Kill the Messenger is expertly cast, wisely borrowing the Oliver Stone JFK trick (since much used in true-life tales with potentially confusing casts of characters) of populating its line up with familiar faces. Renner’s very good, a reminder that he’s a much more interesting performer when he isn’t in big studio vehicles (he doesn’t elicit the sympathy of a classic movie star, so such roles aren’t usually a good fit for him). Rosemarie DeWitt is typically great as Webb’s long-suffering wife, although, while the disintegration of Webb’s home life is entirely relevant, it does sometimes overstep the bounds of good taste (all the overcooked bits with his son doing up an old motorbike).


Tim Blake Nelson, Robert Patrick, Michael K Williams, Andy Garcia, Barry Pepper, Richard Schiff, Ray Liotta (as the inevitable Deep Throat), Michael Sheen (whose Fred Weil warns Webb of what will lie in store for him; he will be “controversialised”, such that “No one remembers what you found, and they remember you”). Oliver Platt and Mary Elizabeth Winstead are particularly good as the editing duo who initially show Webb support (the publishing of his story is depicted as the high before the inevitable comedown) only to close ranks and protect their own backs. As Webb accuses, “You become a paper that tells the truth only when you fucking feel like it”.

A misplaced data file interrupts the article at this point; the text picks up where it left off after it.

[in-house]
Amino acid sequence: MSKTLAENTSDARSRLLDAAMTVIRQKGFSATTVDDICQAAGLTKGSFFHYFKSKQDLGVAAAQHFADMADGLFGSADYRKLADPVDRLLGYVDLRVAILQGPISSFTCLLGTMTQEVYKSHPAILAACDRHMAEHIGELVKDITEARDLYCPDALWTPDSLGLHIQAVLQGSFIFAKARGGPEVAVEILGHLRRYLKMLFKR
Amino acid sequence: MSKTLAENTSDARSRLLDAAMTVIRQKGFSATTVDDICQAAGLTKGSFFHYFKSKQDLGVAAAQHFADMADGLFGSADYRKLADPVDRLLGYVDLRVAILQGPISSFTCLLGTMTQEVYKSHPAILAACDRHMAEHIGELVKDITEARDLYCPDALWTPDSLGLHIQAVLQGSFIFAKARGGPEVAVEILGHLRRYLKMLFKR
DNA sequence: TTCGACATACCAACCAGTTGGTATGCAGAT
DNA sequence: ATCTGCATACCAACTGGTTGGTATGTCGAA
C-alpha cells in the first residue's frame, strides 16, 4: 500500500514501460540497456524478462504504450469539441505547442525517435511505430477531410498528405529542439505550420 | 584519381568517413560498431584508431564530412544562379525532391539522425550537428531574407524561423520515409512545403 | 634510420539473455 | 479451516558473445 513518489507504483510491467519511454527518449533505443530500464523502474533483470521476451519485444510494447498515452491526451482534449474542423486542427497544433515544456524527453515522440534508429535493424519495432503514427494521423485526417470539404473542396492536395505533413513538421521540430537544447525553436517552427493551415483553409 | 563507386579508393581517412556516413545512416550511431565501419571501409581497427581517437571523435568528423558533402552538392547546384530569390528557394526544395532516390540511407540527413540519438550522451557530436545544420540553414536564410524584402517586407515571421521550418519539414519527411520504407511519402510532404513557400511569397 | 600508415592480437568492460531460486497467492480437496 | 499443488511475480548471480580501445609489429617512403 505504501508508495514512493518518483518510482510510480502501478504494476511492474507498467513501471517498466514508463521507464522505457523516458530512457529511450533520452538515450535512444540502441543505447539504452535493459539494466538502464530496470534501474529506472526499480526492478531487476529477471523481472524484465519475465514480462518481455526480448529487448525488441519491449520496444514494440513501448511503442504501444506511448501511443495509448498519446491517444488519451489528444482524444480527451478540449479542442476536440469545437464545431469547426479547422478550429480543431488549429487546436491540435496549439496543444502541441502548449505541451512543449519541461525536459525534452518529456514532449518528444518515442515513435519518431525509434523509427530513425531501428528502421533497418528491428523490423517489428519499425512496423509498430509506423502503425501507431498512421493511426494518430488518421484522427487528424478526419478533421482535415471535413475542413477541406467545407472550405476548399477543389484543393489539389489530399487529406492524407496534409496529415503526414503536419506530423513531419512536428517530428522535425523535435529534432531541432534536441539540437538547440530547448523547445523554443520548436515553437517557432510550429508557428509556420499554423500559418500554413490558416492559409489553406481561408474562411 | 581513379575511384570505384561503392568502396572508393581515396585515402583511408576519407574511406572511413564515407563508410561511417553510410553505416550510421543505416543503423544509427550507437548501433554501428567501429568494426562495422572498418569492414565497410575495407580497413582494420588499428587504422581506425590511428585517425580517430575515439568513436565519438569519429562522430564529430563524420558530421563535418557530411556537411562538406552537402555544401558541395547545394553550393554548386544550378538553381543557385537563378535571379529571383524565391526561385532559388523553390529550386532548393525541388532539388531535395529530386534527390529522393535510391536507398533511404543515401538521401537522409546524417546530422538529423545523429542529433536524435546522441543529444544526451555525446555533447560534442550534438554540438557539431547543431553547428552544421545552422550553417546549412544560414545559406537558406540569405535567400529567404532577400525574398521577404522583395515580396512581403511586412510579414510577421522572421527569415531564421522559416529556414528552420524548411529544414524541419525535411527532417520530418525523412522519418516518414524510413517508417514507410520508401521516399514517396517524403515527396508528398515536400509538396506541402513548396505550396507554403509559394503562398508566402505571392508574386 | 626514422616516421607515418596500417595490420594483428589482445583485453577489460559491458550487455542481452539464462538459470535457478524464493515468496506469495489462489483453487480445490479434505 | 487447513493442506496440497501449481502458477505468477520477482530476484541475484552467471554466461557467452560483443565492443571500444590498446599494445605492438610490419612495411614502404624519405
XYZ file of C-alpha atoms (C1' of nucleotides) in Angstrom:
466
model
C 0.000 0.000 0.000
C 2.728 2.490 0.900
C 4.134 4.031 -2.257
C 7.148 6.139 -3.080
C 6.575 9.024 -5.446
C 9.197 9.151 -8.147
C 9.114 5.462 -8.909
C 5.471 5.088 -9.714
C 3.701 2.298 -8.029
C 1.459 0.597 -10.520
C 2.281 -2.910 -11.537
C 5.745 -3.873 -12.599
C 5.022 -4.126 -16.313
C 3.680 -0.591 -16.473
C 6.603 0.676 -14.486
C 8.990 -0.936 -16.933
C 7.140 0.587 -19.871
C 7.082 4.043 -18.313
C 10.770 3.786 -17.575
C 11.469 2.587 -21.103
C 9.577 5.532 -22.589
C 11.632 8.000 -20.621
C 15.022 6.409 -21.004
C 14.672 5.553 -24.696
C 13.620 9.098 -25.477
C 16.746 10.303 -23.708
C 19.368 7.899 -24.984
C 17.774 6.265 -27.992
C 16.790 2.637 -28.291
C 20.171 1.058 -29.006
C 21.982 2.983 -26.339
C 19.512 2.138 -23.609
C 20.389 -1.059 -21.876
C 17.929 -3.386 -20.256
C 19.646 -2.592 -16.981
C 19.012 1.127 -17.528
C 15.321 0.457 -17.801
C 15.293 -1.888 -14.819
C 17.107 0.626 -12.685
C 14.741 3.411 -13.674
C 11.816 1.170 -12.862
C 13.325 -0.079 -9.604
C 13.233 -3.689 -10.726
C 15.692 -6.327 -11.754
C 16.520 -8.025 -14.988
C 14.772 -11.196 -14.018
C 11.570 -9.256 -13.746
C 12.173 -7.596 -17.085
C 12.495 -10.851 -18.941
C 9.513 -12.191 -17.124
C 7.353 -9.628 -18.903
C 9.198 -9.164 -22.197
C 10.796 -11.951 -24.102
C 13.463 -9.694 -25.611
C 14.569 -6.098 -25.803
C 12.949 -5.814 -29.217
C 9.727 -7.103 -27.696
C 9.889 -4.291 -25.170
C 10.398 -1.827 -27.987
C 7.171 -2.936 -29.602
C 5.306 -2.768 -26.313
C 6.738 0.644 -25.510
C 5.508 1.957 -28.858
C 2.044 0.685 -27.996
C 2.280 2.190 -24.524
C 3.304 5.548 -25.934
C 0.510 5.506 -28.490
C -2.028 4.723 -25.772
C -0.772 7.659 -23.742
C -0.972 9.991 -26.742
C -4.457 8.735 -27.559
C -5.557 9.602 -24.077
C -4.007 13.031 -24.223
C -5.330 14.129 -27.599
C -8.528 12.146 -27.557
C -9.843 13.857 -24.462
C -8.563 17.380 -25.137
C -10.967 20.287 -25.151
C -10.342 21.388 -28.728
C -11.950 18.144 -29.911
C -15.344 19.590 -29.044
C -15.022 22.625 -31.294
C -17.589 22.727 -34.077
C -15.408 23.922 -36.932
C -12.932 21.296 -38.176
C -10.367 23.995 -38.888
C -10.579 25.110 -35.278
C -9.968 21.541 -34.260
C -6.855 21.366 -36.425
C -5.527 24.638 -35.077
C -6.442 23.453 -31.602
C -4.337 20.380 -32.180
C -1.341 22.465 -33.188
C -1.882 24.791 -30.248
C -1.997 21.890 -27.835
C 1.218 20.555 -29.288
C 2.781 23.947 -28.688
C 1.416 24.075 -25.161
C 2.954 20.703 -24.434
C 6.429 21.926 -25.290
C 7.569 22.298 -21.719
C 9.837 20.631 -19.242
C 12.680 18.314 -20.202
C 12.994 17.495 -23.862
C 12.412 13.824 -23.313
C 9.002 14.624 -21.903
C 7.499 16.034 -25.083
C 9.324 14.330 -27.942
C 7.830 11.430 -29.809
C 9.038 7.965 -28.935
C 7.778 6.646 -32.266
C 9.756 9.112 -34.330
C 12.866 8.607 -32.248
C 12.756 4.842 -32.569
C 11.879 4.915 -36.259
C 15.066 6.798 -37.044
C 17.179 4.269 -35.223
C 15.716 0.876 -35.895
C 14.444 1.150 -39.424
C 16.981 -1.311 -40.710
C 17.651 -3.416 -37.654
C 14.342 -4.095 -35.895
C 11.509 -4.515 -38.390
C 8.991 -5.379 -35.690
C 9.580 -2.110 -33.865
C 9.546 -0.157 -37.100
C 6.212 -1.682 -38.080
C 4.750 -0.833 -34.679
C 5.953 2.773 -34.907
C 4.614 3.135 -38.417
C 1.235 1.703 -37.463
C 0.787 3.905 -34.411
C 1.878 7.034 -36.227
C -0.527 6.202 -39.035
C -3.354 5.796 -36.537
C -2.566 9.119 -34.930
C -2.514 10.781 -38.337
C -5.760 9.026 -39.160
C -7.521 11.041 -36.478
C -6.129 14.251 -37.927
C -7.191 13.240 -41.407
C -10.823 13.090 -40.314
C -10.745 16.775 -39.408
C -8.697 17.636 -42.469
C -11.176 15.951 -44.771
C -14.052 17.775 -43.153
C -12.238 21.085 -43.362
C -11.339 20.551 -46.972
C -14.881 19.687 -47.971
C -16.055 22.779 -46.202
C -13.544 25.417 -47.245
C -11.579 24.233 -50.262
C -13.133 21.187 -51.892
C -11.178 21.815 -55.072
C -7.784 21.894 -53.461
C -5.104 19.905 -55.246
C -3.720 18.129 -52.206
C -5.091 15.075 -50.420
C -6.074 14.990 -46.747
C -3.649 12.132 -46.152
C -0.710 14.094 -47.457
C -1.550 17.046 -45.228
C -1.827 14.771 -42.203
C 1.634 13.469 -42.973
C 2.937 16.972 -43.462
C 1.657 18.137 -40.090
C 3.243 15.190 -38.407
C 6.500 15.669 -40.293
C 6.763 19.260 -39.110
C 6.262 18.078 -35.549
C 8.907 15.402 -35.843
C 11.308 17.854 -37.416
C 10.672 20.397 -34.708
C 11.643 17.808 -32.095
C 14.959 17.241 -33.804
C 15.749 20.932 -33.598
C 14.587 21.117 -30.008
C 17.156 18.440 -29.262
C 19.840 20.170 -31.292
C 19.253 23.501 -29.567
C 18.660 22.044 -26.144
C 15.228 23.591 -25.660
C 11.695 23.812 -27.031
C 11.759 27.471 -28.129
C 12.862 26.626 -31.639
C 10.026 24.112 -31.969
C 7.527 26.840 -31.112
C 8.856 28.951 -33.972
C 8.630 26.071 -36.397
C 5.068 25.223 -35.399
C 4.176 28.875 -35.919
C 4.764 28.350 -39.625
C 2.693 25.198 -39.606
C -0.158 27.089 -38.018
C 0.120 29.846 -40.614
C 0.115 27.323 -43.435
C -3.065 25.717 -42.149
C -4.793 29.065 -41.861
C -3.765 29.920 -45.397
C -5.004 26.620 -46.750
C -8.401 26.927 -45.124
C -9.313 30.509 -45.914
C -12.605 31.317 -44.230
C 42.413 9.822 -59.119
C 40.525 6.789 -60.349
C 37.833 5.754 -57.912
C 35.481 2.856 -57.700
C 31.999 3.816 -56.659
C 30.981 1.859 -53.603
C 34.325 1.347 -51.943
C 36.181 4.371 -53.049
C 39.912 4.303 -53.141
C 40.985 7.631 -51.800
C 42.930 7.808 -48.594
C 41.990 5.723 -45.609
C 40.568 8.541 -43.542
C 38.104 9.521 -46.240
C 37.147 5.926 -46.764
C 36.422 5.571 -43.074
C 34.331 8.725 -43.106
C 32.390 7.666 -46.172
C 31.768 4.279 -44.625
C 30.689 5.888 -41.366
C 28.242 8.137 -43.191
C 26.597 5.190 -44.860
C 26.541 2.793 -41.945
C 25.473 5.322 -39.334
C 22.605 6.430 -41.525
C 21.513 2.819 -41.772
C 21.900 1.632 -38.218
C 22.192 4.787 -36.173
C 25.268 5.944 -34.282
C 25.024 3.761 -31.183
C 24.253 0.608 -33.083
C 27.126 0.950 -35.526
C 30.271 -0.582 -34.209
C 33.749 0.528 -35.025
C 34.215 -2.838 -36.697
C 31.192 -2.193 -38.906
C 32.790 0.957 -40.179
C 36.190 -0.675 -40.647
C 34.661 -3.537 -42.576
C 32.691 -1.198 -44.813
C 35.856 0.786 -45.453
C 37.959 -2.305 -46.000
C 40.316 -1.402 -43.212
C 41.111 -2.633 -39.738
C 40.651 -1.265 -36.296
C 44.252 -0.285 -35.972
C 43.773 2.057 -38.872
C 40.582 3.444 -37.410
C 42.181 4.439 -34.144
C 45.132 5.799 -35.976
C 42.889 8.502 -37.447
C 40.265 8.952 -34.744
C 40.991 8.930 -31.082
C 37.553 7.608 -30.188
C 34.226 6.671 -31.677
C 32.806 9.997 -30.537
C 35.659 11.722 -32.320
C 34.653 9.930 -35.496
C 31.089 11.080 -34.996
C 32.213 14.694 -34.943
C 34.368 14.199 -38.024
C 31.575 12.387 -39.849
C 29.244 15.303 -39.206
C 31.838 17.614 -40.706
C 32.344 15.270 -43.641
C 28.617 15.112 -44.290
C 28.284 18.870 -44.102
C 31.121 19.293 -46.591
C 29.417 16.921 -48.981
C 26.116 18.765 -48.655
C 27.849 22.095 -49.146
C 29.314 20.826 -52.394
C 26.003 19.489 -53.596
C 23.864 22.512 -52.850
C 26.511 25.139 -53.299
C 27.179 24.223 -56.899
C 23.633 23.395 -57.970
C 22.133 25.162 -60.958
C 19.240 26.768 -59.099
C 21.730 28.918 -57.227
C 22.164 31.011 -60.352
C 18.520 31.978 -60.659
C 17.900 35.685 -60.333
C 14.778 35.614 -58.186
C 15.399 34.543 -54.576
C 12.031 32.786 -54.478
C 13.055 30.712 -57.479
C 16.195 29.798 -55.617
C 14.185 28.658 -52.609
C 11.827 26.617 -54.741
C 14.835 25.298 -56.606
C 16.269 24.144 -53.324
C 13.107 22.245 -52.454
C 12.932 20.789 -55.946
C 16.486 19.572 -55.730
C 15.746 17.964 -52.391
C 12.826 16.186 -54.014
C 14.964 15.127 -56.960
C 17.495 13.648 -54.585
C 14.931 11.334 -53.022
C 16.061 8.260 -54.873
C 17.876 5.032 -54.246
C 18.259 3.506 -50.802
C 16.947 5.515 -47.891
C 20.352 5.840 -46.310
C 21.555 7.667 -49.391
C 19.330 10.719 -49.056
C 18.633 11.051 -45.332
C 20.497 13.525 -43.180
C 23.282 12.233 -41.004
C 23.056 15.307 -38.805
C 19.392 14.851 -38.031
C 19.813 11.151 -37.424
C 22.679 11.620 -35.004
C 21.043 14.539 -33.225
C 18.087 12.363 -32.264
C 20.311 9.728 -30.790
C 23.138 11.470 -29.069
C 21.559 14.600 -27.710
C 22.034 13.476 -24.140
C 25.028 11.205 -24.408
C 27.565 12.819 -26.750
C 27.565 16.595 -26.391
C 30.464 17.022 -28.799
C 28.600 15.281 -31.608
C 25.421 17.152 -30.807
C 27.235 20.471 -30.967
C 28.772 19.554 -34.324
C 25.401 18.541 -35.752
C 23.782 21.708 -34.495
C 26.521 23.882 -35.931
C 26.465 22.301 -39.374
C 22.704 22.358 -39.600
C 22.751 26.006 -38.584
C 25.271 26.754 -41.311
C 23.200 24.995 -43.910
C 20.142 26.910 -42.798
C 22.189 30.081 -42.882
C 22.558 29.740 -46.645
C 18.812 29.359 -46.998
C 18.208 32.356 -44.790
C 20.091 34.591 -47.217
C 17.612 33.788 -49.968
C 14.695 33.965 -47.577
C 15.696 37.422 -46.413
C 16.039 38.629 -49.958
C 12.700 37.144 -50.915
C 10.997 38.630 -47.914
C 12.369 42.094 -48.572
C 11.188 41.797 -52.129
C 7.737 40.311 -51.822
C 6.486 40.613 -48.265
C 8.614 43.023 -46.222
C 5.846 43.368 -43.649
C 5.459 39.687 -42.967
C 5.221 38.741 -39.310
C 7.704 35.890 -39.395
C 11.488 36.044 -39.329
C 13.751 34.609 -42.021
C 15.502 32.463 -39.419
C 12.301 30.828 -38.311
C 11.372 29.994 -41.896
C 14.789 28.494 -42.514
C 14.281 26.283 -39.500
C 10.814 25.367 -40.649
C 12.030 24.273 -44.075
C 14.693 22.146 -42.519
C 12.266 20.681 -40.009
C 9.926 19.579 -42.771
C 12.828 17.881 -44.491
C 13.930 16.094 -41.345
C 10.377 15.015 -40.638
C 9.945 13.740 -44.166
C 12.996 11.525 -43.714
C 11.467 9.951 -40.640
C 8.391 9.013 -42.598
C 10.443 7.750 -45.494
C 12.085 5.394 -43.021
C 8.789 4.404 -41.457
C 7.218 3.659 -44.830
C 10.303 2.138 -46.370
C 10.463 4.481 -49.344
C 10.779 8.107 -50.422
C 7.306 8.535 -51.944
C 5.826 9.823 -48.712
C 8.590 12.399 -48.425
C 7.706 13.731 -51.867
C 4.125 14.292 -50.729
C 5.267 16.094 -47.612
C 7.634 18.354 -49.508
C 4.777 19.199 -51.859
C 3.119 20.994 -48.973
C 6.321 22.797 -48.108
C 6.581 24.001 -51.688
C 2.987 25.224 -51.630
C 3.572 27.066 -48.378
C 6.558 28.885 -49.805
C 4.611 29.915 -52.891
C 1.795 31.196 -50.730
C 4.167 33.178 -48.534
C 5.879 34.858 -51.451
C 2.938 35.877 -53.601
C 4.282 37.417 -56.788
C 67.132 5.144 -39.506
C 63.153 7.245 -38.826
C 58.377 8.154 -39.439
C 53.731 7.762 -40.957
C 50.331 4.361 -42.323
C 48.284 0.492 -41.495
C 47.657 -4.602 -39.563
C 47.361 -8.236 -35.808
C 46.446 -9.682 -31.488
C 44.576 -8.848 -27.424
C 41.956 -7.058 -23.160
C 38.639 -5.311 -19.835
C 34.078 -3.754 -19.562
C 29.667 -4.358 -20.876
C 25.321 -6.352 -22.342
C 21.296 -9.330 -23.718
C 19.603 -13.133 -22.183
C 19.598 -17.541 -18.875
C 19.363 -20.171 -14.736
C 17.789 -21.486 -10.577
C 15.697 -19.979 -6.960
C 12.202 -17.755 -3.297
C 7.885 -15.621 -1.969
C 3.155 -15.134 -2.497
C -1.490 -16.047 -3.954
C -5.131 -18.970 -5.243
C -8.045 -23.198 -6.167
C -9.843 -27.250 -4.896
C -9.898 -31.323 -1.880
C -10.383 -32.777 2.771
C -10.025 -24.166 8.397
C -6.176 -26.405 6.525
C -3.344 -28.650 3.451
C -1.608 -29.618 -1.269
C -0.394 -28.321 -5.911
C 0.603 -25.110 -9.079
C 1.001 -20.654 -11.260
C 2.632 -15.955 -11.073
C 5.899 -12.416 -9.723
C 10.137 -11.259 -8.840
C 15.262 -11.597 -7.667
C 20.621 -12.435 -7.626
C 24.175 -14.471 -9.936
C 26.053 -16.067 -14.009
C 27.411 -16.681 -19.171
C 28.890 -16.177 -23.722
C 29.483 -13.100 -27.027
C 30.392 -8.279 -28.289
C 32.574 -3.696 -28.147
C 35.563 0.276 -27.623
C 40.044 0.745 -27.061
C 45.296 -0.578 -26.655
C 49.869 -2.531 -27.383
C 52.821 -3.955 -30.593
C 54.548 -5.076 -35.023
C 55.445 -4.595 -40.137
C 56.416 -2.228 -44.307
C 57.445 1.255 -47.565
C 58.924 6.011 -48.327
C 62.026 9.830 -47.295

Director Michael Cuesta has couple of prior features under his belt, but has mostly hitherto made his bed in television, including Dexter and Homeland (is racist). Kill the Messenger is confident and economical, taking in the scope of international location hoping and a broad cast with deceptive ease. He occasionally resorts to cliché (all those shots of Webb speeding from location to location), but generally knows exactly how to exert and maintain a grip. The conversation behind the details of Webb’s story will continue to be debated (but who are those giving the CIA the benefit of the doubt trying to kid, right?) but Kill the Messenger’s main achievement is its convincing portrait of how the one reporting the story becomes the story, hung out to dry in order to preserve the status quo. One might suggest that, by making the movie about Webb, the picture inadvertently offers a continuation of that misdirected conversation. But, if it does, it’s probably a reasonable sacrifice, attempting as it does to redress the balance in favour of its maligned protagonist.